Last night, Croydon Council's Strategic Planning Committee considered major planning applications for three key sites in the town centre:
- the Stanhope/Schroders scheme for the land to west of East Croydon station, a mixed use scheme incorporating buildings of between 4 and 20 storeys;
- a 17-storey building on the site of the former Essex House on George Street; and
- the Menta scheme for the land to the east of East Croydon station along Cherry Orchard Road, a mixed use scheme incorporating a 53-storey tower.
I haven't had a single constituent contact me objecting to either of the first two schemes and it was great to see the Committee approve them. The Stanhope/Schroders site in particular has lain empty for years and gives a very poor impression of the town when visitors arrive at East Croydon station.
The Menta scheme, however, is much more controversial. Cherry Orchard Road is certainly in need of regeneration but that does not mean that the Council should accept anything that is proposed. Although some residents thought the scheme a price worth paying to get investment into the area, a clear majority objected to the height of the main tower on this particular location right next to two-storey residential housing. When you saw the architect's illustration of the view from Oval Road if the development was built, or heard from officers that at 4pm in late March the main tower will cast a shadow 880 metres long, you can understand why. It is my job to represent the people I was elected to serve so I submitted an objection, as did Steve O'Connell our local London Assembly member and Sean Fitzsimmons, Mark Watson and Patricia Hay-Justice, the three Labour councillors for Addiscombe.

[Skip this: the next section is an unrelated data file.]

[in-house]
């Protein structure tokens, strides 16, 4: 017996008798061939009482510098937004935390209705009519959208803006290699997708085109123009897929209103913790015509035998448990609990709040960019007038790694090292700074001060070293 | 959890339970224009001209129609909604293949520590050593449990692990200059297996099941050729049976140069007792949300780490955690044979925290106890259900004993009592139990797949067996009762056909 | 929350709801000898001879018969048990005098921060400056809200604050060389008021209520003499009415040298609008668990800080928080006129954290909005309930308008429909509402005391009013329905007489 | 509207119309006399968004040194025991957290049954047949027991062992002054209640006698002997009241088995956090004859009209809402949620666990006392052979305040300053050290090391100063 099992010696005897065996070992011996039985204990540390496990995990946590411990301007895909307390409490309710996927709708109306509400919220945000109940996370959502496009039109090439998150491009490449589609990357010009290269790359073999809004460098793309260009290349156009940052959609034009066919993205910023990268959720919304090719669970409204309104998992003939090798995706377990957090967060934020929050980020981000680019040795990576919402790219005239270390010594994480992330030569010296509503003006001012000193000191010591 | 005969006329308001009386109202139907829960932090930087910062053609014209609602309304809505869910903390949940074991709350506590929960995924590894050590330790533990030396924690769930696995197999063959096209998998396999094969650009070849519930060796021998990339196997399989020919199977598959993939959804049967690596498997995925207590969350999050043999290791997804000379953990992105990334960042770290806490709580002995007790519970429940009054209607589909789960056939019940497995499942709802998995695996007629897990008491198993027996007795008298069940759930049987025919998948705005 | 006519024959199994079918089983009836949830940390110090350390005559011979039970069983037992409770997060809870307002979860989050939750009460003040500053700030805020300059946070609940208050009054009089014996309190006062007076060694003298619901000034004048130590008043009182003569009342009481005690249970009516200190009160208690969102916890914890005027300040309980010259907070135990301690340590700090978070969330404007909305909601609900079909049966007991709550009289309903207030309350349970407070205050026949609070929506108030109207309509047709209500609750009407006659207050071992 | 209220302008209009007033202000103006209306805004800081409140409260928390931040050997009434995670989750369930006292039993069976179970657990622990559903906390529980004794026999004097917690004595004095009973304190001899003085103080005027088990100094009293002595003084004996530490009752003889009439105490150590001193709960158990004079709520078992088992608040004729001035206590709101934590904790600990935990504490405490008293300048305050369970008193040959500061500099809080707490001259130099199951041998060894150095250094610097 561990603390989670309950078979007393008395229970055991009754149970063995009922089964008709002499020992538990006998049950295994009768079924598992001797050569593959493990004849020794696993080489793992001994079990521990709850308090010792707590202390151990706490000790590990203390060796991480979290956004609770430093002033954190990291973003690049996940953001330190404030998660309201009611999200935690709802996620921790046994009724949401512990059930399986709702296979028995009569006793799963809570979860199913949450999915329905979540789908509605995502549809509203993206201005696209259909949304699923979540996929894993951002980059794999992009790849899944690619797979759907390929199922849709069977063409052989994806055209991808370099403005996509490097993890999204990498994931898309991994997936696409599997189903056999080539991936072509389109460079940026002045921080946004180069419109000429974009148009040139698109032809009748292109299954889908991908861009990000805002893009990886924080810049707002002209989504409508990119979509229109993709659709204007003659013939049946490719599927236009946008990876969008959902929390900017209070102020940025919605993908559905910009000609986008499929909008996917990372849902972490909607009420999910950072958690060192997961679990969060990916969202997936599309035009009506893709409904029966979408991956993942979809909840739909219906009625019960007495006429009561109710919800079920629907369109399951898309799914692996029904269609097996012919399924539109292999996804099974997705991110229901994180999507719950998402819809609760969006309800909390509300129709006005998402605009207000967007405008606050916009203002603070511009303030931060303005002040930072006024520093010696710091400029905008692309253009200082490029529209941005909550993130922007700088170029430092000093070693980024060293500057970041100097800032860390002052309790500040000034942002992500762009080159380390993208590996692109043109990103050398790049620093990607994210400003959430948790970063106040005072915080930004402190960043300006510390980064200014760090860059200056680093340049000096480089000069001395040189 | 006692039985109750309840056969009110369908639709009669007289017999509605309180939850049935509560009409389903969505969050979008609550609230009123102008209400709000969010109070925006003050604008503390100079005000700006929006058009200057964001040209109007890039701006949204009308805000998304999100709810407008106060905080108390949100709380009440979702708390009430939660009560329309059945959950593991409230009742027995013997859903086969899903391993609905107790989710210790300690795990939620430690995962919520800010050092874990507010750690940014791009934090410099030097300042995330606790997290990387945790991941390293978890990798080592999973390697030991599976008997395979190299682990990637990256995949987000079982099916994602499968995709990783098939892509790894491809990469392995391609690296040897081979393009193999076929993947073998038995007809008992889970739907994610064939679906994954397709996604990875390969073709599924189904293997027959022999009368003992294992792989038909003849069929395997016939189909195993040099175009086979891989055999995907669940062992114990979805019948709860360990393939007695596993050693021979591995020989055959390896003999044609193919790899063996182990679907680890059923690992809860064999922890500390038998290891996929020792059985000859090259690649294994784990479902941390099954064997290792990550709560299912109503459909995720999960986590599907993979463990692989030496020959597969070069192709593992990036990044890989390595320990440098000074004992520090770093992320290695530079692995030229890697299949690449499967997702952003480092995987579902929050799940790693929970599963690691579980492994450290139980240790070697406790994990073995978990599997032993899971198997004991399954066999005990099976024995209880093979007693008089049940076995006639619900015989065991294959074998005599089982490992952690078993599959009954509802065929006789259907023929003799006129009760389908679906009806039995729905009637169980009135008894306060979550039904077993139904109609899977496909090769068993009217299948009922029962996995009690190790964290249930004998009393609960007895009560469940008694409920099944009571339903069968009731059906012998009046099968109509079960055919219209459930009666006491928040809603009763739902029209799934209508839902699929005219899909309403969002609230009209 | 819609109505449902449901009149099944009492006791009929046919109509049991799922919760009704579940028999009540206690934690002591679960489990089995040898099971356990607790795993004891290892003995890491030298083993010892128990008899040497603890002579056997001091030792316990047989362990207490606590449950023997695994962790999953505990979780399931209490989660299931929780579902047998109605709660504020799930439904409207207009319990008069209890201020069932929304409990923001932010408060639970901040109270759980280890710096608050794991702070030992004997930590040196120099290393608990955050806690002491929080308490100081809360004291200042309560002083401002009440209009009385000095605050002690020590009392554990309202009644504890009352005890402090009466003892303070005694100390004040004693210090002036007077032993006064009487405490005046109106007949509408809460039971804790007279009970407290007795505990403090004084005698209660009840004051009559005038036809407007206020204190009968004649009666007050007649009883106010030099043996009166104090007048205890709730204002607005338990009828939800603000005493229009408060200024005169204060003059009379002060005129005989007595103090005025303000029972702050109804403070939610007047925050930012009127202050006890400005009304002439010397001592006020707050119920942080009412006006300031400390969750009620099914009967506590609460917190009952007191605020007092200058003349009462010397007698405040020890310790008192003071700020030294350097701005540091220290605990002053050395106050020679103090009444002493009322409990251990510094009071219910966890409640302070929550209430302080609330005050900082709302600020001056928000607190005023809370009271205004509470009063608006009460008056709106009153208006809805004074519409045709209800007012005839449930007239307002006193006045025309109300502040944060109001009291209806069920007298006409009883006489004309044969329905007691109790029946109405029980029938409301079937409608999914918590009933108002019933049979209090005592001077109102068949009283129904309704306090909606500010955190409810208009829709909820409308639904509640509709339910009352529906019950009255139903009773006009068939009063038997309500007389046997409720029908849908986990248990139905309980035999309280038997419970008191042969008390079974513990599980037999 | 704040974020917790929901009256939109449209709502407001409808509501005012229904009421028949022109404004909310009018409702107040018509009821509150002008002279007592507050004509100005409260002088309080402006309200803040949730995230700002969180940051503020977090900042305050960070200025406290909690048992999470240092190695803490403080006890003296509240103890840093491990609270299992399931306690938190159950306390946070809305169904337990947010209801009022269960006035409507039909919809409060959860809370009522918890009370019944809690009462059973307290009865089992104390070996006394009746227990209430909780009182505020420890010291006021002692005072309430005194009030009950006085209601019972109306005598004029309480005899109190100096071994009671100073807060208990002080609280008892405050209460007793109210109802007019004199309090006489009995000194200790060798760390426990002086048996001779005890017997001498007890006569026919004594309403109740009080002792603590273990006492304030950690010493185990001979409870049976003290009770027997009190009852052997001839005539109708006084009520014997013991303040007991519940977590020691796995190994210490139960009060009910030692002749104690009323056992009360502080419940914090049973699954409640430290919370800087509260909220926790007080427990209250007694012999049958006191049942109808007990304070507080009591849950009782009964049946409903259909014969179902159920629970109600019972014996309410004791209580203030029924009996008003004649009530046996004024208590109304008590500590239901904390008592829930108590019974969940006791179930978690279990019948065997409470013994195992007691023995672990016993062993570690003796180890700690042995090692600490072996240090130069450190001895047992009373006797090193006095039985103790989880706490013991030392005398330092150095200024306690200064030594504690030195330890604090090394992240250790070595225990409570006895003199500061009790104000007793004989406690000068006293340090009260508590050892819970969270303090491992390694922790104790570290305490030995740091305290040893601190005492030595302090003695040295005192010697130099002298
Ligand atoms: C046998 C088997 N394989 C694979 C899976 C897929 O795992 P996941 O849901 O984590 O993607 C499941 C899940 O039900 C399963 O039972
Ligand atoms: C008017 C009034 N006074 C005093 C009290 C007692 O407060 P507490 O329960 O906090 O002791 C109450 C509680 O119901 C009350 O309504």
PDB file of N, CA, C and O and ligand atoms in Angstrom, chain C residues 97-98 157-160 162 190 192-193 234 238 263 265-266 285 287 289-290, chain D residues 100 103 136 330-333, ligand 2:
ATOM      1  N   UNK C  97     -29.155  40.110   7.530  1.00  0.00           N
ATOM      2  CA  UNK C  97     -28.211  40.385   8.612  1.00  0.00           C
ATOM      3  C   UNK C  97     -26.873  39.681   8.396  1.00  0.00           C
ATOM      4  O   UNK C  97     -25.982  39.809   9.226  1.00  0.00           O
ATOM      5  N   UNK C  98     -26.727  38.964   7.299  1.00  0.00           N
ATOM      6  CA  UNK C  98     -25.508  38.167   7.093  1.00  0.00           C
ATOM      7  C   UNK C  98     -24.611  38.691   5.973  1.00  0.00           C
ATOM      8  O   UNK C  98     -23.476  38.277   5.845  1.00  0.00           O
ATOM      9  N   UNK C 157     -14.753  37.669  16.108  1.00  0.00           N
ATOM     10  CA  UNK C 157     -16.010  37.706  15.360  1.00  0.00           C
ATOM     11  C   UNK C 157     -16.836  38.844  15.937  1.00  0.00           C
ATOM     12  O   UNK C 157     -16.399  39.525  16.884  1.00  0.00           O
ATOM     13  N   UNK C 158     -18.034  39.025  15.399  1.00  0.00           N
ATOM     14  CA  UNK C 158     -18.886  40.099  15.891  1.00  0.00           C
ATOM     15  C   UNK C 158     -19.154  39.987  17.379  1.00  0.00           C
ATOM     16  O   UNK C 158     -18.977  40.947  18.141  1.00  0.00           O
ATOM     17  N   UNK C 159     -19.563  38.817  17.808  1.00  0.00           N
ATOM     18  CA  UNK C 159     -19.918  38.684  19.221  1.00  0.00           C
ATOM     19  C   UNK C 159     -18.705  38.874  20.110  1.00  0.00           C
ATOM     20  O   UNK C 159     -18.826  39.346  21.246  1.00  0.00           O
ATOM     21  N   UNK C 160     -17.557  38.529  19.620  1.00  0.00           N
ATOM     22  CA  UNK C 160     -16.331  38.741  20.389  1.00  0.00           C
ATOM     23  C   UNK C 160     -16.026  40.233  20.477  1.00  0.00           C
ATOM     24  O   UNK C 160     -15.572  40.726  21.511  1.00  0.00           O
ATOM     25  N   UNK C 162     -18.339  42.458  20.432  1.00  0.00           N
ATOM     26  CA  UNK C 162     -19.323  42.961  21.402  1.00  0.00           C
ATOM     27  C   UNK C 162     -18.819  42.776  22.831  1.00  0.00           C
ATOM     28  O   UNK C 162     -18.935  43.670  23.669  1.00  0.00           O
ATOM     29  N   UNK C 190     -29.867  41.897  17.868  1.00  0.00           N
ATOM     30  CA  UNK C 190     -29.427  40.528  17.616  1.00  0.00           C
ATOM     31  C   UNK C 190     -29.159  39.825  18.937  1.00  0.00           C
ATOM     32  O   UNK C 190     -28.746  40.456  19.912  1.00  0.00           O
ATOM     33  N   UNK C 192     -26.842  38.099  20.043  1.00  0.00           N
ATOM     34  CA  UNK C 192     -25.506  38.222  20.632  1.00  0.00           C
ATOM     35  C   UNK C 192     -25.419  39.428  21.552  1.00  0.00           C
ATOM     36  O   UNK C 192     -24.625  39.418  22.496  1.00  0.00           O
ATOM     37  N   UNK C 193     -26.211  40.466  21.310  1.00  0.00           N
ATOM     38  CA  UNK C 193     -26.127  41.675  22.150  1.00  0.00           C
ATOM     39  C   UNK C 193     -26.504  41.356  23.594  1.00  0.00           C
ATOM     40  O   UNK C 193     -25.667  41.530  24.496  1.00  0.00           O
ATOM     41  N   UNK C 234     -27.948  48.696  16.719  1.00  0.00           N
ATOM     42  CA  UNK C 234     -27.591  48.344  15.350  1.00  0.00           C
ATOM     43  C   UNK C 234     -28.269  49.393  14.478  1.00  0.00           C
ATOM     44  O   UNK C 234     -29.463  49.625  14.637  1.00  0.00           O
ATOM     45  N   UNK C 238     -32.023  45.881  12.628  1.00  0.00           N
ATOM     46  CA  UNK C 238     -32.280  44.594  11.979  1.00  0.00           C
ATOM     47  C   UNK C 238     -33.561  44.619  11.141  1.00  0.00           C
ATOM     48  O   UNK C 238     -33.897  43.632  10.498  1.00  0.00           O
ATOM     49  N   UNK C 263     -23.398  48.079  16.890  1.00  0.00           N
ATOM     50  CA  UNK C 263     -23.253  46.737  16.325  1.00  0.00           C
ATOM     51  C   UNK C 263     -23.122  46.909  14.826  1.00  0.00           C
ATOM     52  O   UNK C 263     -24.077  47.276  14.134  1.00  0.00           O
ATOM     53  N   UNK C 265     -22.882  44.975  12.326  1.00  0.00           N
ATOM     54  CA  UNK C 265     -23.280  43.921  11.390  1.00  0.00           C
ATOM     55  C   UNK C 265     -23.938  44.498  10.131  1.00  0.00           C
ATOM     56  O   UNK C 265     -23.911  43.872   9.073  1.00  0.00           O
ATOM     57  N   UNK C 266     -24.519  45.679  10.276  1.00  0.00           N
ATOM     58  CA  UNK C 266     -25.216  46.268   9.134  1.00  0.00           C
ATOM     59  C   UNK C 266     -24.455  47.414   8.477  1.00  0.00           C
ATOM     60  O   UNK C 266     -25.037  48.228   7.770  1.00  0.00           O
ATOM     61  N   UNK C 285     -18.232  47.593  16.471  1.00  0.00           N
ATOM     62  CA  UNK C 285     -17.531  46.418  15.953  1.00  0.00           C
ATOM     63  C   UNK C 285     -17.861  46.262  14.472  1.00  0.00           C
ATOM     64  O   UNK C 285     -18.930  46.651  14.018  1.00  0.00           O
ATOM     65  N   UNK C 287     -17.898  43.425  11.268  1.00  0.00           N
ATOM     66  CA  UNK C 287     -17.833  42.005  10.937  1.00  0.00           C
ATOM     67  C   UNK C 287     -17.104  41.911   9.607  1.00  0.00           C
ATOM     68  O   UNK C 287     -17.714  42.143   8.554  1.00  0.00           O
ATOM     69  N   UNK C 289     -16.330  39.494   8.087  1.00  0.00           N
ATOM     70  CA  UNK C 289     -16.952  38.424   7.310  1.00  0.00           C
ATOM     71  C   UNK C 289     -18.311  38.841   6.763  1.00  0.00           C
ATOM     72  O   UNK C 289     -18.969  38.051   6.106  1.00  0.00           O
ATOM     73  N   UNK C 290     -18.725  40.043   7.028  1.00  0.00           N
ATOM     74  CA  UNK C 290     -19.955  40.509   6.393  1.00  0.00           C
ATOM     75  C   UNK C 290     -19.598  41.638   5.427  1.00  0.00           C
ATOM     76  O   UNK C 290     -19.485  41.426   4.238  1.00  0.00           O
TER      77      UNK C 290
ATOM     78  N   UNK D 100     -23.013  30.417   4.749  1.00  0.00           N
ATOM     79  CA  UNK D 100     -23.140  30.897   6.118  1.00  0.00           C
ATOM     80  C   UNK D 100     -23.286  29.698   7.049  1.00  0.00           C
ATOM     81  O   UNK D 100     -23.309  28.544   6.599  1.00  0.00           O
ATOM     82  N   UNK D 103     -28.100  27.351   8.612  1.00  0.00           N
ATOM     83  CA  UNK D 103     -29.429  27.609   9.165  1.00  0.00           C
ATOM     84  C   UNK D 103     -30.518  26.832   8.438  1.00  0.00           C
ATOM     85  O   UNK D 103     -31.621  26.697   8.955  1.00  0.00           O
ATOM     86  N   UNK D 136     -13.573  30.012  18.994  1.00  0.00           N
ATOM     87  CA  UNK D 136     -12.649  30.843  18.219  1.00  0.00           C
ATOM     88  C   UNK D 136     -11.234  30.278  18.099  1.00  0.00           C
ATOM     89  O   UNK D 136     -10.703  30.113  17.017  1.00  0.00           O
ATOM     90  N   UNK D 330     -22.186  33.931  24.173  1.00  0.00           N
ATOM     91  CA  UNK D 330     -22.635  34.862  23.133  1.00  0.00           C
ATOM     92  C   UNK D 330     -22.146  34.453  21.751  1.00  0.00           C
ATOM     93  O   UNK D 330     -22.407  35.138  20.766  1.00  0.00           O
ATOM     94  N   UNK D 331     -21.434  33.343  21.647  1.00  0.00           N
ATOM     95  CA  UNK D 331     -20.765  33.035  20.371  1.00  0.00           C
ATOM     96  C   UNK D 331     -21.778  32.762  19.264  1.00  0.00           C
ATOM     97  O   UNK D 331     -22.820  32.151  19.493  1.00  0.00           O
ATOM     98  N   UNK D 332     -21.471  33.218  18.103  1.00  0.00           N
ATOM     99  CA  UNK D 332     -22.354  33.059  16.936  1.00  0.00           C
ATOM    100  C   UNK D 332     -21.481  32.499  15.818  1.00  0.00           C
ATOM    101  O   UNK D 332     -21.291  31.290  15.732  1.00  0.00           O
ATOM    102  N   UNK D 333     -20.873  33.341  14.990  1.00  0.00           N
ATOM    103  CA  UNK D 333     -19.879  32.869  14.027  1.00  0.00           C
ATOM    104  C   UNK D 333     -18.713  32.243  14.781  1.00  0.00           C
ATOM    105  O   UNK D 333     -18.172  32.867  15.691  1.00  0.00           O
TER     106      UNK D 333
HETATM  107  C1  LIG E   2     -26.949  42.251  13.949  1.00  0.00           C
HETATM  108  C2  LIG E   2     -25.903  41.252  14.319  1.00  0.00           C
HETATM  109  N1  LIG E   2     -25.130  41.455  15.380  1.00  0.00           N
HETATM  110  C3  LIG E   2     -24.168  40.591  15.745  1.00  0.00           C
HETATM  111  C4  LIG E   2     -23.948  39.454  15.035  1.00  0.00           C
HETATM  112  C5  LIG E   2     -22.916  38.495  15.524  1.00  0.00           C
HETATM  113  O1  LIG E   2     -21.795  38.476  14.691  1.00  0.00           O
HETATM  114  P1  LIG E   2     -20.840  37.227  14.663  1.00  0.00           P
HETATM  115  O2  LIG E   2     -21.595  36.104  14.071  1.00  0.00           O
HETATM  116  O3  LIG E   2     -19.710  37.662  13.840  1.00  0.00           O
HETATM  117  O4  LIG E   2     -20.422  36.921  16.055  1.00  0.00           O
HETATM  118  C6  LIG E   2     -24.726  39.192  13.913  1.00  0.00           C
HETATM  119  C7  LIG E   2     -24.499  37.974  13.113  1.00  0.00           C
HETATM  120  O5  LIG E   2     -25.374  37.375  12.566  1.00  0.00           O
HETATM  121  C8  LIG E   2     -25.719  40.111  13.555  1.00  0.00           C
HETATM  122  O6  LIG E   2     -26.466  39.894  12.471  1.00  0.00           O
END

I am therefore obviously disappointed that my Conservative colleagues on the Committee voted to approve the application. The key argument was that the proposed location for the tower is within - though right on the edge of - the area that the then Labour administration designated as suitable for tall buildings. We argued that this policy didn't mean that very tall buildings should be approved anywhere within this area, that good town planning entails have the tallest buildings in the middle of the town centre and a gradual phasing down to the edge of the town centre and surrounding two storey residential housing. Officers specifically rejected this argument citing precedents - Altitude 25 next to the Croydon Park Hotel and Ryland House in Old Town - which are of course among the most unpopular buildings in the borough. They had clearly advised my colleagues that if they rejected the application, their decision would be over-turned on appeal.
The only silver lining was that, when summing up, Cllr Osland, the Chairman of the Committee, recognised the detrimental impact on the immediate locality, though he believed that this was overriden by the wider benefit to Croydon, and said that the Council must do all it could to mitigate it. In my remarks to the Committee, I gave one example of what they could do. One of the conditions the Committee attached to the planning permission is that the developer must contribute nearly £2 million to improve local health facilities, green spaces, public realm, East Croydon station etc. Local residents must be given a say in exactly how this money is spent. If officers were to divert it into the town centre, that really would be to add insult to injury. I will be pursuing this matter.
I will also try to persuade my colleagues to amend planning policy so that there is a presumption that the tallest buildings go right in the centre of town, otherwise we are going to have more Menta's, Altitude 25's etc.
And of course we will now wait to see whether the developer will actually build the scheme or, as some suspect, sell the site now it has planning permission and bank a profit.